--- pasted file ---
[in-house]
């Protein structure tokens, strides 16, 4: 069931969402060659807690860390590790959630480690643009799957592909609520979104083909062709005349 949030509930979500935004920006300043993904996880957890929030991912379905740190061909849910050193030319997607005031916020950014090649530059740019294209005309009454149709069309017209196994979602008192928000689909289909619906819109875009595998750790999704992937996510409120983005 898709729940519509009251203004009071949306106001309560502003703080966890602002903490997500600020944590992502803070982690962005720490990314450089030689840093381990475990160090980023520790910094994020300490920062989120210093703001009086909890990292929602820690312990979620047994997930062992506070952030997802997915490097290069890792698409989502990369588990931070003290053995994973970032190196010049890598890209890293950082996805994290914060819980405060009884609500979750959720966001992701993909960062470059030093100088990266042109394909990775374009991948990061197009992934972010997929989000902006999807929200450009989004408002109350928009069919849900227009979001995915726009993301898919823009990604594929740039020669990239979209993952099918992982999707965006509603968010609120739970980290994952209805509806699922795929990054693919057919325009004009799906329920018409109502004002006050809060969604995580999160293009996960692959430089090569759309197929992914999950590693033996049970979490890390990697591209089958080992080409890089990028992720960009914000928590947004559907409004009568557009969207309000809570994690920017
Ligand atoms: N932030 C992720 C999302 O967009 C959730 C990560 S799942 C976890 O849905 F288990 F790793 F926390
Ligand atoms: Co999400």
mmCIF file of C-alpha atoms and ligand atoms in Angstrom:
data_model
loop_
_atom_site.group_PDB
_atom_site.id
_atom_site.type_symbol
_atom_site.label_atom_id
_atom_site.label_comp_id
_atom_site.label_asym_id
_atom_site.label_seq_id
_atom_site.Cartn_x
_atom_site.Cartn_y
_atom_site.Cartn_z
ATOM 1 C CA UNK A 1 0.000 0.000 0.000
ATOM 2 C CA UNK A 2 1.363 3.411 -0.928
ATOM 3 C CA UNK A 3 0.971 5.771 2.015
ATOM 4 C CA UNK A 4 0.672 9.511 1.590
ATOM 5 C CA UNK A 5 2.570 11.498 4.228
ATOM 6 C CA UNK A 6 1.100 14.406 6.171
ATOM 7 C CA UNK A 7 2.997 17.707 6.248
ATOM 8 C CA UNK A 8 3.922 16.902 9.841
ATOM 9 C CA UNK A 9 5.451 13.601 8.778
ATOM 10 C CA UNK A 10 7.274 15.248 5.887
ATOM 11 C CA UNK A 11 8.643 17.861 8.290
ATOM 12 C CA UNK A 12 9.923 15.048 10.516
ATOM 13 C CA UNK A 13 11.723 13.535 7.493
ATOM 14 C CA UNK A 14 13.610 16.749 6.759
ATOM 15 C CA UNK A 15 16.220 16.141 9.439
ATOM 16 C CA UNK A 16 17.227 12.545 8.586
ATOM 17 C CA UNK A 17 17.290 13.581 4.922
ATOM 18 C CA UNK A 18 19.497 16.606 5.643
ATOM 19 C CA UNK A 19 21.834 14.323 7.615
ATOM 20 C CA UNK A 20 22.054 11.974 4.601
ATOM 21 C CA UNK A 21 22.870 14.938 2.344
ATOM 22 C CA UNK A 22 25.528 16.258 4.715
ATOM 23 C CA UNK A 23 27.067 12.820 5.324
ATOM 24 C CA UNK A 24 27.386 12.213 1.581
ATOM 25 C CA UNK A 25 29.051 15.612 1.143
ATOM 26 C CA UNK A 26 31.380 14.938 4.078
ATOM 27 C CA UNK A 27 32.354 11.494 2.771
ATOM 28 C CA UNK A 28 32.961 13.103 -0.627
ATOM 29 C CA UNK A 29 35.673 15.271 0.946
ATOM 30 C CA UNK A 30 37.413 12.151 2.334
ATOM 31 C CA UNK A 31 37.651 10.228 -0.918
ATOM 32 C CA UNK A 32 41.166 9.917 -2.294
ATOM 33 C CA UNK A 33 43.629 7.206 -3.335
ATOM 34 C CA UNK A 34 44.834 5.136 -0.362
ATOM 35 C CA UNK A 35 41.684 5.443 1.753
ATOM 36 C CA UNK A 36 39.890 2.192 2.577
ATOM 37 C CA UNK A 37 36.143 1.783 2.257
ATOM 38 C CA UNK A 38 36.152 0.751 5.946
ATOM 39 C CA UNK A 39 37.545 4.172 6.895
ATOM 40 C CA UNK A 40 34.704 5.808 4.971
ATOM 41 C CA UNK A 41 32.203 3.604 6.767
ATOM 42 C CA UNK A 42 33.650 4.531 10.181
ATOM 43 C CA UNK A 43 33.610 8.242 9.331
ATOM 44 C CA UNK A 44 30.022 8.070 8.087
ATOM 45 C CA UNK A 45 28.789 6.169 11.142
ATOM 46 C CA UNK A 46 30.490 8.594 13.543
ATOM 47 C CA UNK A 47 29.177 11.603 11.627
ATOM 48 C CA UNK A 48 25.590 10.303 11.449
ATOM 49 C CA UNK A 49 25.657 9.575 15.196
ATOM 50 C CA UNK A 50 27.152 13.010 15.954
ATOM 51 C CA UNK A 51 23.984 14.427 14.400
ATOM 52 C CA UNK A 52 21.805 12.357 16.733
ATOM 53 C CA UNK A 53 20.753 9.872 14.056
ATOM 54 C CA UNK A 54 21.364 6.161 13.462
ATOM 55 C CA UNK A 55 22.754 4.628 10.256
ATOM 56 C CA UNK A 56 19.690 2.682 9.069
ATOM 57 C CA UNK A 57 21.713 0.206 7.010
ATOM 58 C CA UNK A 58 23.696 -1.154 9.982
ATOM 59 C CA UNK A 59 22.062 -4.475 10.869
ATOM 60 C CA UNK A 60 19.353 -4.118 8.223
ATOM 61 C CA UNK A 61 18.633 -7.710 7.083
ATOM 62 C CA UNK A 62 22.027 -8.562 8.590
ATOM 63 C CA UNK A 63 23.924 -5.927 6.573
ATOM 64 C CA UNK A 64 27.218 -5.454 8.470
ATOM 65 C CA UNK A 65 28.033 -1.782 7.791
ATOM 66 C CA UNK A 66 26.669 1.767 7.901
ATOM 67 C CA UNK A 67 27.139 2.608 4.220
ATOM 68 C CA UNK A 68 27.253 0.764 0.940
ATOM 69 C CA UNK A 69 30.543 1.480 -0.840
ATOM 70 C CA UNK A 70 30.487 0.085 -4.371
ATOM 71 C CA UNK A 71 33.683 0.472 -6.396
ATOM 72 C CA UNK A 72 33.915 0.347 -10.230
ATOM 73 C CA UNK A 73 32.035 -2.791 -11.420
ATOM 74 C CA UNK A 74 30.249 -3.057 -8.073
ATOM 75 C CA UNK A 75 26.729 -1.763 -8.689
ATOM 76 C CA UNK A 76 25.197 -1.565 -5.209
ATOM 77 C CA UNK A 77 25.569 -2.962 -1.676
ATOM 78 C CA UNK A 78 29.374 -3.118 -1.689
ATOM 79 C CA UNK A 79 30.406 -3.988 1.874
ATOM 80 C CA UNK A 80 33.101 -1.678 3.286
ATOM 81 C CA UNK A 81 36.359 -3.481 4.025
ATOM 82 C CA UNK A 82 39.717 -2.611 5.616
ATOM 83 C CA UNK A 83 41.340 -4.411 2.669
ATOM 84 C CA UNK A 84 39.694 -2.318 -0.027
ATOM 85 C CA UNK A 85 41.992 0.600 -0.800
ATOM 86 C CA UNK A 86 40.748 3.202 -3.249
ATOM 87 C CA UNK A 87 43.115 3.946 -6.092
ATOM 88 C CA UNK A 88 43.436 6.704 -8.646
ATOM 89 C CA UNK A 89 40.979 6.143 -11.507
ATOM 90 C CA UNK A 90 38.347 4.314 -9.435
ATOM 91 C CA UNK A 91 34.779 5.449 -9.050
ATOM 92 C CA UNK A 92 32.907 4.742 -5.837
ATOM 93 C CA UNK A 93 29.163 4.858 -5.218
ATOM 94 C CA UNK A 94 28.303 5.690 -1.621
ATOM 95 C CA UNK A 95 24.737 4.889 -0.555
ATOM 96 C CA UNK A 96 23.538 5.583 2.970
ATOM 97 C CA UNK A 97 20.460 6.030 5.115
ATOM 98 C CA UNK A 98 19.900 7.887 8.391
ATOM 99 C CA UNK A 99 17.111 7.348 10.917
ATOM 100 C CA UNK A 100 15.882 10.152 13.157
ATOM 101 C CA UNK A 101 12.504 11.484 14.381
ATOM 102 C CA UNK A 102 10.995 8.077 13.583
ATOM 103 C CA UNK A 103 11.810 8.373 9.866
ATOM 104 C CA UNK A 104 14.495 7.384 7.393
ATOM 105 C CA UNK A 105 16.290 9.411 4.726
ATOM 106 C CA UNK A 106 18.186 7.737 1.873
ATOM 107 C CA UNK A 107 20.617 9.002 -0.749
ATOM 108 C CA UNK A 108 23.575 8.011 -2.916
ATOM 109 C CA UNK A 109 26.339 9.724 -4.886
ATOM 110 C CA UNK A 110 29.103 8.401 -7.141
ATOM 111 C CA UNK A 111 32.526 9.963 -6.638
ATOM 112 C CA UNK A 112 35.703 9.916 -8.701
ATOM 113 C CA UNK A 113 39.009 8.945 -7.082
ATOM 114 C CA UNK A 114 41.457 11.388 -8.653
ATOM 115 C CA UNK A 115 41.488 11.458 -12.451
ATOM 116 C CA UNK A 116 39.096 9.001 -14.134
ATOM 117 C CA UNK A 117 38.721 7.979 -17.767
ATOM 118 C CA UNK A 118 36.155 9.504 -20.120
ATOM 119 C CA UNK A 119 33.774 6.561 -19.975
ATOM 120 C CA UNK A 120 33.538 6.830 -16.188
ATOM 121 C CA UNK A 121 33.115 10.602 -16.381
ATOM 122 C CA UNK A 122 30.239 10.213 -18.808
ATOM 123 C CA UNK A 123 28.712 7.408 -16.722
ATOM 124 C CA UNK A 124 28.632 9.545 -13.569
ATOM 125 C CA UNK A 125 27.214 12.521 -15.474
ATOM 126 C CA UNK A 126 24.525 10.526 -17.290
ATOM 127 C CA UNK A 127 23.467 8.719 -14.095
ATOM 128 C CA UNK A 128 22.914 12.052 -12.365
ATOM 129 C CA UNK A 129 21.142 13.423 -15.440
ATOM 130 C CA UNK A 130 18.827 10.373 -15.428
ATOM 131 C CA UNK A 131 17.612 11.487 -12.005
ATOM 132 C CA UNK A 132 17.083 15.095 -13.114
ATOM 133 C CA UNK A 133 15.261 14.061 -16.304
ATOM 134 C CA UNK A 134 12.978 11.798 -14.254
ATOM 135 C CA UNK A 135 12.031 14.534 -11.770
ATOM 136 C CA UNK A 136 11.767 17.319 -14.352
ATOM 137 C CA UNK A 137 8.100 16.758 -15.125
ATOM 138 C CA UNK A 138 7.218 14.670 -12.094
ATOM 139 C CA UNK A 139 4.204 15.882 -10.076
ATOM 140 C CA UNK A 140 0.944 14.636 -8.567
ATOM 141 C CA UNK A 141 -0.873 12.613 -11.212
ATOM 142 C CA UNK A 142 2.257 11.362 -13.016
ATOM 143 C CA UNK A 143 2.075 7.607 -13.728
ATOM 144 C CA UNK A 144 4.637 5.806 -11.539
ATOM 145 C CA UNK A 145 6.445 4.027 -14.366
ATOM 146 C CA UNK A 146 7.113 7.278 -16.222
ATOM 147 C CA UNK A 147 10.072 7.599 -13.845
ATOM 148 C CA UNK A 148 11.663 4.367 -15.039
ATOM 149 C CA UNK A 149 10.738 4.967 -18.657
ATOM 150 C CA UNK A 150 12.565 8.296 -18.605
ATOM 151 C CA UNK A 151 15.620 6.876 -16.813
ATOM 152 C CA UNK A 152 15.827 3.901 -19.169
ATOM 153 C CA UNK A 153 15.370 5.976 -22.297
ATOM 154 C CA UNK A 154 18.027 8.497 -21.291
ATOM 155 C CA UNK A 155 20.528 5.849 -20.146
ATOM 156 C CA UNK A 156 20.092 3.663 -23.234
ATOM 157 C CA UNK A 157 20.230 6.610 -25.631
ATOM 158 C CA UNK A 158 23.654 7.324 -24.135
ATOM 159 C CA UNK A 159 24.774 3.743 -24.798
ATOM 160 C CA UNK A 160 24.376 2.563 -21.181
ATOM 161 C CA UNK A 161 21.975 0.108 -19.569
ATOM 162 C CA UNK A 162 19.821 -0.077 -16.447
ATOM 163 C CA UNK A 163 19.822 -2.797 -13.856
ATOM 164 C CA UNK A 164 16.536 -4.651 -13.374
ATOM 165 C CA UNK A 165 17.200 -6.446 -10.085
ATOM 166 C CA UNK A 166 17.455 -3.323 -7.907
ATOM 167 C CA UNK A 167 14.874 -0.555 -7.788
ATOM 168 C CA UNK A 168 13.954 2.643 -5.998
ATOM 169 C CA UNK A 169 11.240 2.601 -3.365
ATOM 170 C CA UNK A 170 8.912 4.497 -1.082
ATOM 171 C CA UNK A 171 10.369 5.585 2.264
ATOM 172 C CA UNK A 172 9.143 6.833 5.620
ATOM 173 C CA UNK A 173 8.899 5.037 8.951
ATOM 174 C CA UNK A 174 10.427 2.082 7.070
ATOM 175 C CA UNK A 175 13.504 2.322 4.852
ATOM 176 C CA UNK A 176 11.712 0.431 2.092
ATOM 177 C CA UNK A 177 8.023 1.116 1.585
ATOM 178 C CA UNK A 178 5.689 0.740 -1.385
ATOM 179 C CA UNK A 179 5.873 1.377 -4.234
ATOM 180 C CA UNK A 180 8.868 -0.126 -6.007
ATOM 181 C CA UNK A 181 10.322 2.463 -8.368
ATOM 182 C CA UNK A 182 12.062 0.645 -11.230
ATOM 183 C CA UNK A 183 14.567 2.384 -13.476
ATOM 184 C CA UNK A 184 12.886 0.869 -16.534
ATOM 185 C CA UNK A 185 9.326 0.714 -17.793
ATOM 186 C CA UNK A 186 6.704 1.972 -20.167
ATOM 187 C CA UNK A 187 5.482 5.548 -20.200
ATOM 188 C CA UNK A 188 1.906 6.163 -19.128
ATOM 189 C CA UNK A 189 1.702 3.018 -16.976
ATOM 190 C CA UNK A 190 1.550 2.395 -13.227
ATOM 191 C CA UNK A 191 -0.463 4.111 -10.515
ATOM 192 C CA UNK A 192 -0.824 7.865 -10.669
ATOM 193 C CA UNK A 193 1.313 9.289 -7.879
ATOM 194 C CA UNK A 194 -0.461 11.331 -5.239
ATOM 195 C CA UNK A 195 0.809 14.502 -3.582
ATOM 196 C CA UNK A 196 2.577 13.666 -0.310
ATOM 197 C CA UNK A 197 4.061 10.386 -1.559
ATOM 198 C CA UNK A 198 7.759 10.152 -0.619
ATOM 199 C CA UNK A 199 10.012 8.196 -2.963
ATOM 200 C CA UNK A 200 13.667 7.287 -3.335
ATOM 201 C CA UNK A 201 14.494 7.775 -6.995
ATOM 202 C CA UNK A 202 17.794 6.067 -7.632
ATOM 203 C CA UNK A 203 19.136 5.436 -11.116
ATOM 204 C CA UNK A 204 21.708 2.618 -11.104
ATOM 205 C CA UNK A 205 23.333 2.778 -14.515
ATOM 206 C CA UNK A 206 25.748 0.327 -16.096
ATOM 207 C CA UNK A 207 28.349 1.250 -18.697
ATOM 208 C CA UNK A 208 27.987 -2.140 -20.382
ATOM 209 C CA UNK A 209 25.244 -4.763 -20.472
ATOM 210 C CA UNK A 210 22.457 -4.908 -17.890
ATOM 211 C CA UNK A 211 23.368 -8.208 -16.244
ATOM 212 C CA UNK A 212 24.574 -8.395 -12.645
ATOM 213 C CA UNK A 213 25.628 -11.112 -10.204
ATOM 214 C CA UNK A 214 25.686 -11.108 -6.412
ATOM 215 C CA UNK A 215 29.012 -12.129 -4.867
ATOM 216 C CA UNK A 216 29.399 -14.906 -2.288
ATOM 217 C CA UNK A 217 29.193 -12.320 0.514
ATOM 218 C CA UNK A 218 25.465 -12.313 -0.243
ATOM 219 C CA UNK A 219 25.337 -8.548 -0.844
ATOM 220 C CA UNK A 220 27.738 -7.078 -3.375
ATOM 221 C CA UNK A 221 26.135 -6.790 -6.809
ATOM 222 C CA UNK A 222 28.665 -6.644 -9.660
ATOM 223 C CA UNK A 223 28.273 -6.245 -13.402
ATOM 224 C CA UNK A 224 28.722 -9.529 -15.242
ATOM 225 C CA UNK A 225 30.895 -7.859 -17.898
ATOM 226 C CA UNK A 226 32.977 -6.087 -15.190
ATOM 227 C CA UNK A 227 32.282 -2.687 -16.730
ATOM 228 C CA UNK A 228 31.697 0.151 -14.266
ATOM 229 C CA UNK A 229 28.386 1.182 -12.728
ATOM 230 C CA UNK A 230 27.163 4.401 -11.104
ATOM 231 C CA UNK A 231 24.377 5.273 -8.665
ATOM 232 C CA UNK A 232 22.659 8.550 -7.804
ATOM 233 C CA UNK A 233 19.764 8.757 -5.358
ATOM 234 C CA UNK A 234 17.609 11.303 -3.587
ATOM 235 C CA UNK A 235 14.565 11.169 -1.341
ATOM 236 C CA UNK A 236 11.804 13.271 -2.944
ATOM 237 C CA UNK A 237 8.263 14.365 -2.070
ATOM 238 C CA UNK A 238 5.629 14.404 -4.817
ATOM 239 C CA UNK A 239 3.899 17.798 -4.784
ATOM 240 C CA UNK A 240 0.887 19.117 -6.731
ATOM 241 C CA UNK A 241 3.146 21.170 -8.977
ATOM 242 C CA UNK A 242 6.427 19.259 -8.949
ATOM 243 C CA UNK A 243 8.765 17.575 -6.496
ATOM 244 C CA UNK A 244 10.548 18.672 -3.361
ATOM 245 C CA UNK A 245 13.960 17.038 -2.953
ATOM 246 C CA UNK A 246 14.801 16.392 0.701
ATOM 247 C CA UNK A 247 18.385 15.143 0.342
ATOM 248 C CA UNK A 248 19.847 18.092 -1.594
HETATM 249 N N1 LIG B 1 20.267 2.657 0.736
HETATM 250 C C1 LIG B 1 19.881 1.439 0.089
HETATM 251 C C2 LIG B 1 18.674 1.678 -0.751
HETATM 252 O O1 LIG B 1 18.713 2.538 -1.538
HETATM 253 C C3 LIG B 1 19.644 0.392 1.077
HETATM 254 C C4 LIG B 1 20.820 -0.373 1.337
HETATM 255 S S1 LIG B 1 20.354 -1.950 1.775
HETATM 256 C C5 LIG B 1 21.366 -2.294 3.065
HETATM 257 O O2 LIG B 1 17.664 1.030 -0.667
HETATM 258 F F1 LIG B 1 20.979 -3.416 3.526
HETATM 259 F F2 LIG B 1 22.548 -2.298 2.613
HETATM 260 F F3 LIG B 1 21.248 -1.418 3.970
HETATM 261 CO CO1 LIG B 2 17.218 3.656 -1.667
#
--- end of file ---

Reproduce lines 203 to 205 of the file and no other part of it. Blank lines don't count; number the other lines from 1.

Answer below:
ATOM 186 C CA UNK A 186 6.704 1.972 -20.167
ATOM 187 C CA UNK A 187 5.482 5.548 -20.200
ATOM 188 C CA UNK A 188 1.906 6.163 -19.128